As Duana just noted, there were a LOT of sequins going on last night. Every other dress glittered. Tracee Ellis Ross glittered in a breathtaking white Ralph & Russo gown with a wrap-around cape situation that fell off one shoulder. She looked magnificent. 

Tracee was there as part of the black-ish ensemble, nominated in the comedy category. She also spoke off the top of the show, that part that kicks off the SAGs every year when each presenter tells a story about their career and ends on “I’m an actor”. As you know, there’s been all kinds of conversation lately about fashion and how much to care about it and whether or not we can care about it in the time of #MeToo and Time’s Up. Of course Tracee was the one to nail it. 

It can be BOTH. 

And it should be both. For some more than others. 

As I wrote after the Golden Globes a couple of weeks ago, there was a time, not too long ago actually, when there wasn’t a lot of diversity on these carpets. Which meant that on the longest and most high profile runways of the world, at the Globes and the Oscars, only one standard of beauty was reinforced. More and more though, the women walking in custom Chanel and Dior gowns are representing different cultures and shapes and identities. And when that gets highlighted, those images start to become messages. Like, yeah sure, Reese Witherspoon has been walking carpets now for over 20 years and, fine, maybe she’s over it. But is Laverne Cox over it? When Laverne Cox is on the carpet and the dress is wow and the hair is fire and the nails are the sh-t, I’m pretty sure she’s not over talking about it. In fact, she seems like she very much enjoys talking about it. Because here’s a trans person, the first trans woman of colour, nominated for a primetime Emmy, being celebrated for being beautiful.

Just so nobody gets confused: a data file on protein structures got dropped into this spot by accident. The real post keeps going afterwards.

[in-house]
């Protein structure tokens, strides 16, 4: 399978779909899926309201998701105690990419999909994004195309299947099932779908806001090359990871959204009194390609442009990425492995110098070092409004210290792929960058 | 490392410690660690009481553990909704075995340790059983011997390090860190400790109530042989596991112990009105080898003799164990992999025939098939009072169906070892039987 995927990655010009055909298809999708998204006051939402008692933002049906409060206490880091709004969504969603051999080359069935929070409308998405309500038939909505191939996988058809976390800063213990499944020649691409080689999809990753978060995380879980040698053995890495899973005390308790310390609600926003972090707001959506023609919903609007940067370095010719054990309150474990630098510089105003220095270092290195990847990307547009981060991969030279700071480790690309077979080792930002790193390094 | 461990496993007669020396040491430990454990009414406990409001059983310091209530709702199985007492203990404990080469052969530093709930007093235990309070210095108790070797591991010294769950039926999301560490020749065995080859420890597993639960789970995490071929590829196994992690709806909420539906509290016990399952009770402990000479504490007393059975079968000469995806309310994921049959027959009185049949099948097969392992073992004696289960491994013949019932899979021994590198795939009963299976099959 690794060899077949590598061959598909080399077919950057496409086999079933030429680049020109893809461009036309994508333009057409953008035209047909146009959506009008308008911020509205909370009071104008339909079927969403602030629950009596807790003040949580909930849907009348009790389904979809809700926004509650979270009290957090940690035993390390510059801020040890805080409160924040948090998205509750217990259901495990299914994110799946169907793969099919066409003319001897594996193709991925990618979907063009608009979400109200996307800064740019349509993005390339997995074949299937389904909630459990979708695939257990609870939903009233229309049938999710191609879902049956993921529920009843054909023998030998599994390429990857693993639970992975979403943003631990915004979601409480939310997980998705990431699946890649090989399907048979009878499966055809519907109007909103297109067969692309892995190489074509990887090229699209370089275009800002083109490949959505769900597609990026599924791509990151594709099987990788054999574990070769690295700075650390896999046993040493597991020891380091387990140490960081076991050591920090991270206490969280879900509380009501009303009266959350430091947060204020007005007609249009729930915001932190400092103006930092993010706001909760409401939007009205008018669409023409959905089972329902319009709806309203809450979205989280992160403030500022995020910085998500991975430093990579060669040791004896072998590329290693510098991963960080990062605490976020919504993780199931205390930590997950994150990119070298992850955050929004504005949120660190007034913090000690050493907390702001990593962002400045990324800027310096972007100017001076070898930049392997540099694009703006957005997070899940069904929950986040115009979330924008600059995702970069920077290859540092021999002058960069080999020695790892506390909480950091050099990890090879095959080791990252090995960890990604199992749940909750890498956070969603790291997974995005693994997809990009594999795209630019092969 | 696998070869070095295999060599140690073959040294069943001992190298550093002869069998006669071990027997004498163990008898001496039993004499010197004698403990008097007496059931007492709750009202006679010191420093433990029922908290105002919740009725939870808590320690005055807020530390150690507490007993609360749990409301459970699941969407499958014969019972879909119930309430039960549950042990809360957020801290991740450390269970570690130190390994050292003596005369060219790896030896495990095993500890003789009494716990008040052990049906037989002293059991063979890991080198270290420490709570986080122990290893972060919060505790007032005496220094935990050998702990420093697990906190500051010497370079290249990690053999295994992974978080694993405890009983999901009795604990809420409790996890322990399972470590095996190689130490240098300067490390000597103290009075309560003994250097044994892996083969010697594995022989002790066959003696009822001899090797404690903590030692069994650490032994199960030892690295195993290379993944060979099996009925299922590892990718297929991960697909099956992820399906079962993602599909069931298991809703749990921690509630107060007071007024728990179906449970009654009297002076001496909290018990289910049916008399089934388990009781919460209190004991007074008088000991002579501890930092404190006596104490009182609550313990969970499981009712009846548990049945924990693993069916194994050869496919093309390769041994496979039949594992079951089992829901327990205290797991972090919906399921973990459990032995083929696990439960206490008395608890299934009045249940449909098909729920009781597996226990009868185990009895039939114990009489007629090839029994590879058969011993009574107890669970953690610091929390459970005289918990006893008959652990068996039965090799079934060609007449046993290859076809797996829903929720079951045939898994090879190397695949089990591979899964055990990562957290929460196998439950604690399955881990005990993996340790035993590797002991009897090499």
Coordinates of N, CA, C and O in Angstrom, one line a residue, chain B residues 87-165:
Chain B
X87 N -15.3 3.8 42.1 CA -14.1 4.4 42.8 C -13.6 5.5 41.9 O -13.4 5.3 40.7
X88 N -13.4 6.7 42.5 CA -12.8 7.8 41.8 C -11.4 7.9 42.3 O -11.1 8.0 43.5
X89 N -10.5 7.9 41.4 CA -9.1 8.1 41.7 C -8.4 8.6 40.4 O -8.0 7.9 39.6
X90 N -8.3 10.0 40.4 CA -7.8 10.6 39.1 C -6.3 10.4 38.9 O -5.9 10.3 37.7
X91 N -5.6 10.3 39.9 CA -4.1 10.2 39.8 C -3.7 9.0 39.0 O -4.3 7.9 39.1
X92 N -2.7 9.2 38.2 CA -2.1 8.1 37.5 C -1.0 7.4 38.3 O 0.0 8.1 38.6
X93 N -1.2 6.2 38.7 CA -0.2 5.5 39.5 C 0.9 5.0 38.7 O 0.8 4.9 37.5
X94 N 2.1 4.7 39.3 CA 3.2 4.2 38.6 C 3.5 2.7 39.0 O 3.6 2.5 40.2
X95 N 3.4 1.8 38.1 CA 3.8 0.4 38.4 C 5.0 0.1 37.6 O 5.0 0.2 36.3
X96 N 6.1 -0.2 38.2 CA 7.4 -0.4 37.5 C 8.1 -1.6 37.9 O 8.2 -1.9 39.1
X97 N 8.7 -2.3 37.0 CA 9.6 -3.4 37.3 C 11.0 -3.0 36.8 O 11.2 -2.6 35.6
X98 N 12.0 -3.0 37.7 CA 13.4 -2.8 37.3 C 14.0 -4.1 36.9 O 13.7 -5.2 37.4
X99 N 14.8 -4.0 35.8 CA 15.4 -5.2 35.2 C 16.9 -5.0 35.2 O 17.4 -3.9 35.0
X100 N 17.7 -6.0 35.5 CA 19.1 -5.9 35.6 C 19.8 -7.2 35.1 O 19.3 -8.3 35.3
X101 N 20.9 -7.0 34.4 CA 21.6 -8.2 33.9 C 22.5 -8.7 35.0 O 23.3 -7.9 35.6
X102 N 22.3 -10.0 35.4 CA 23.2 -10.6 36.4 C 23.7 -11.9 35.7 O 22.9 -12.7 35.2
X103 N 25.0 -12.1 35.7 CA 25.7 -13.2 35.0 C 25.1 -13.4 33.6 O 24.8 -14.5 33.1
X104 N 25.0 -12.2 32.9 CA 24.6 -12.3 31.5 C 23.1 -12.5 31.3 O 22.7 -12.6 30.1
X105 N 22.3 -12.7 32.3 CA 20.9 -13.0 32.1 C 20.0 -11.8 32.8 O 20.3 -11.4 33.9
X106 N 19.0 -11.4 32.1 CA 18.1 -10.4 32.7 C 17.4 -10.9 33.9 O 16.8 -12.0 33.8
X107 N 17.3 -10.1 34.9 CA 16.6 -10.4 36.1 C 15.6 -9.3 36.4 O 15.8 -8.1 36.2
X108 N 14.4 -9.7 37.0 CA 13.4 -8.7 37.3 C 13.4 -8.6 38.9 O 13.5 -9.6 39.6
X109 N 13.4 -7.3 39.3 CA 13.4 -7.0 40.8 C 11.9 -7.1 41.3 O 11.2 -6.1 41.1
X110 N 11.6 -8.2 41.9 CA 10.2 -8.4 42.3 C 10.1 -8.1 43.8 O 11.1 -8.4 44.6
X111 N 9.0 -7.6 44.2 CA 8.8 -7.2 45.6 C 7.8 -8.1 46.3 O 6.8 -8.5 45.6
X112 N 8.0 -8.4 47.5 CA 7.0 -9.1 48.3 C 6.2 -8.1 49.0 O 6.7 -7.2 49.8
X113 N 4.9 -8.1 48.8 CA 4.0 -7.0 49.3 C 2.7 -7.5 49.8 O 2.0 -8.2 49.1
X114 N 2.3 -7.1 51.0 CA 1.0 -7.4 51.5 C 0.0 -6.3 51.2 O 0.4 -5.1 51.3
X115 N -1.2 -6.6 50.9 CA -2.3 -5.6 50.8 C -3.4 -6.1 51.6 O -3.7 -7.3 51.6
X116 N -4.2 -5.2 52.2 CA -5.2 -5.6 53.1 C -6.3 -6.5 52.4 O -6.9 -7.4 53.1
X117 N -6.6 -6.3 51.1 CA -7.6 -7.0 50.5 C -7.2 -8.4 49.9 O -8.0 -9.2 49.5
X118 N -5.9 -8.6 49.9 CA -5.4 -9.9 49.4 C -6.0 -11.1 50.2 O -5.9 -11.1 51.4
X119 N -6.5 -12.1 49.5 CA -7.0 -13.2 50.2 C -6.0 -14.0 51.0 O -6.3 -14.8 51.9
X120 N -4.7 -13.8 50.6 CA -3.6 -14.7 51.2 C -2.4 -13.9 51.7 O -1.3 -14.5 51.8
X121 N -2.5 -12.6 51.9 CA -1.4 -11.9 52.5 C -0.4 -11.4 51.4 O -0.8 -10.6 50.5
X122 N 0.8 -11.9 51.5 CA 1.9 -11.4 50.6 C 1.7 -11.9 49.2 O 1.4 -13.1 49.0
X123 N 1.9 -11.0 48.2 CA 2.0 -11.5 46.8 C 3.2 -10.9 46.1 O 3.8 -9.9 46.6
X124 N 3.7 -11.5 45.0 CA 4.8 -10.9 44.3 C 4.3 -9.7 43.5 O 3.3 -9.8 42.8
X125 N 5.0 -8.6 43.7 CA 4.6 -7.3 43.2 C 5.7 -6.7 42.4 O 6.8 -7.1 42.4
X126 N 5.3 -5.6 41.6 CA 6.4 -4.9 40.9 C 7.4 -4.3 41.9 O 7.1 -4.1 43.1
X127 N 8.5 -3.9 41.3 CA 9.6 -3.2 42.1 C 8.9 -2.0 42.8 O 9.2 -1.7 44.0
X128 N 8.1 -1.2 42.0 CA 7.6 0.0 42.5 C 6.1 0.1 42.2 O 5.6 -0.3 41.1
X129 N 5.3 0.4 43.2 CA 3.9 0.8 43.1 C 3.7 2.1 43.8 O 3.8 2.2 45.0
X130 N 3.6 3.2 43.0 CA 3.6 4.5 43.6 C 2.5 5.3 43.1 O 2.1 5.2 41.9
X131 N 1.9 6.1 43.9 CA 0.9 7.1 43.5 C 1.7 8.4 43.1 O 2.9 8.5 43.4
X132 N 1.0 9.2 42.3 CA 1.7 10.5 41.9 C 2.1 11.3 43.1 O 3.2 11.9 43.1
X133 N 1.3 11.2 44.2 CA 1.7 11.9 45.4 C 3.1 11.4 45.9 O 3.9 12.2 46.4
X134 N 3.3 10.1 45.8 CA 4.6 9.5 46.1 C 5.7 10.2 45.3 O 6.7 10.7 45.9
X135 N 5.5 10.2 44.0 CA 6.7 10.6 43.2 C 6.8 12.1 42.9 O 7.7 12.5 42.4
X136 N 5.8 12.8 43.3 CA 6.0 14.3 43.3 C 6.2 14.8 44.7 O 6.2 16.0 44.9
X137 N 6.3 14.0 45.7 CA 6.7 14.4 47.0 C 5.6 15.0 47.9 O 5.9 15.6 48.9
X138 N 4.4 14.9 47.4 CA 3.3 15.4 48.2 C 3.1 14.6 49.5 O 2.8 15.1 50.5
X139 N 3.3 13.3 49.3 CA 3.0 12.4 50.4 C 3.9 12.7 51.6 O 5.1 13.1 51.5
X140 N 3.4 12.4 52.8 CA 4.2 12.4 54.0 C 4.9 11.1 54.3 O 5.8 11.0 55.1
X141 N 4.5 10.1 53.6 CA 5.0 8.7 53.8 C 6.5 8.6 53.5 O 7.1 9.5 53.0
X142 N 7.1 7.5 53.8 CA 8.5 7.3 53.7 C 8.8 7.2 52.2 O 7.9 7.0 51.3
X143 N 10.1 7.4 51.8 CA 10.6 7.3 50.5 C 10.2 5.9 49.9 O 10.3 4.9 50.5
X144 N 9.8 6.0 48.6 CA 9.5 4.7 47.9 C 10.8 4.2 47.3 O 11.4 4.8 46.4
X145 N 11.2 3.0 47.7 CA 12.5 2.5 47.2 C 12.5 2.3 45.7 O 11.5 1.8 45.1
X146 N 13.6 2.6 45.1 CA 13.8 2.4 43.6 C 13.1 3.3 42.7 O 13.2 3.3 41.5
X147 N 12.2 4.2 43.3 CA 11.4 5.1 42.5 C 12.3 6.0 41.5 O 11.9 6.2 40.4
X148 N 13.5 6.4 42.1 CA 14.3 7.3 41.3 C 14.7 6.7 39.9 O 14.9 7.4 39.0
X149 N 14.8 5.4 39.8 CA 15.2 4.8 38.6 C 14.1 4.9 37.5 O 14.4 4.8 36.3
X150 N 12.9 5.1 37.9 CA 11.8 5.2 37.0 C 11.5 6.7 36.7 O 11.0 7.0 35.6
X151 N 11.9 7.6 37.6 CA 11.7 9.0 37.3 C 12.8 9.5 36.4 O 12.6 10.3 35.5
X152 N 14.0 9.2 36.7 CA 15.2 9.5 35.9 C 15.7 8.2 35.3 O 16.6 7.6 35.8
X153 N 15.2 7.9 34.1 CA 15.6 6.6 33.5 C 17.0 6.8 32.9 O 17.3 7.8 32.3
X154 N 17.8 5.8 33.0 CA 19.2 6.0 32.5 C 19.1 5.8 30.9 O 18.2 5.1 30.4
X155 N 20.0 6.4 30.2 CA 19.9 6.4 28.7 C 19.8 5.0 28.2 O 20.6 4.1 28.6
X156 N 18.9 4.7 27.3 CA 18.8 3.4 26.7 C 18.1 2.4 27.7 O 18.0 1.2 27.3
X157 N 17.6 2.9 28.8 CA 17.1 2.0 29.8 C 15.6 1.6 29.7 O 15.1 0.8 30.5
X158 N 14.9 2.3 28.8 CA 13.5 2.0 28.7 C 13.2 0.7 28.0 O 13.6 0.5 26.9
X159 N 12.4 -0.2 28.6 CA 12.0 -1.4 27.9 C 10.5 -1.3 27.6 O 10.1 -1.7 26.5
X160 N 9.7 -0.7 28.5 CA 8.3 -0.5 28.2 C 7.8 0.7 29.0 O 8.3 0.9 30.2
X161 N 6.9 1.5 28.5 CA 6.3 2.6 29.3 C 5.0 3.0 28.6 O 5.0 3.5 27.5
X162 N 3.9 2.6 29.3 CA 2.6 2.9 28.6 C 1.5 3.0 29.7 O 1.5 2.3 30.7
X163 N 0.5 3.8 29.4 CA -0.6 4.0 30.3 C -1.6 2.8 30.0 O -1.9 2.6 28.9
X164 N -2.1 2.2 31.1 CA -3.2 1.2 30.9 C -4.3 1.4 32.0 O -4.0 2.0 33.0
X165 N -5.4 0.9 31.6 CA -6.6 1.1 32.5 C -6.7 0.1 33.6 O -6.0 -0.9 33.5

In many ways then, there is privilege in being “over it”, in refusing to participate in the style conversation on the red carpet, to say nothing of the work that’s done by so many professionals behind the scenes who make red carpet moments possible. As Tracee Ellis Ross articulated for herself last night, she is entirely capable of being taken seriously while taking fashion seriously. To pretend that it doesn’t matter would suggest that she can’t be both and also negates the work of the people who make that happen.

Tracee, as mentioned last week, was the focus of the gender pay equality conversation last week because it was reported that she’s paid significantly less than Anthony Anderson on black-ish. She addressed the speculation on Twitter this weekend: 



When I wrote about this on Friday, I pointed out that this came up at a recent Time’s Up meeting and that, collectively, the membership debated what Tracee’s renegotiation options were, that women in Hollywood were starting to come together to share sensitive information that, previously, they were discouraged from divulging with one another. It’s worth noting that this has come back to Tracee and that she used the word “threats” to describe her considerations. Because this is how it has been perceived. Women gathering in community to exchange information and pass on knowledge, to help each other push forward and for change is considered “threatening”. In today’s open I talked about “cost”. In asking for what she believes to be fair and in consulting with her female peers on how to go about making that happen, the cost to Tracee Ellis Ross has been that she’s now accused of making “threats”. That’s how the status quo has always reacted to being challenged. By telling us what to be afraid of.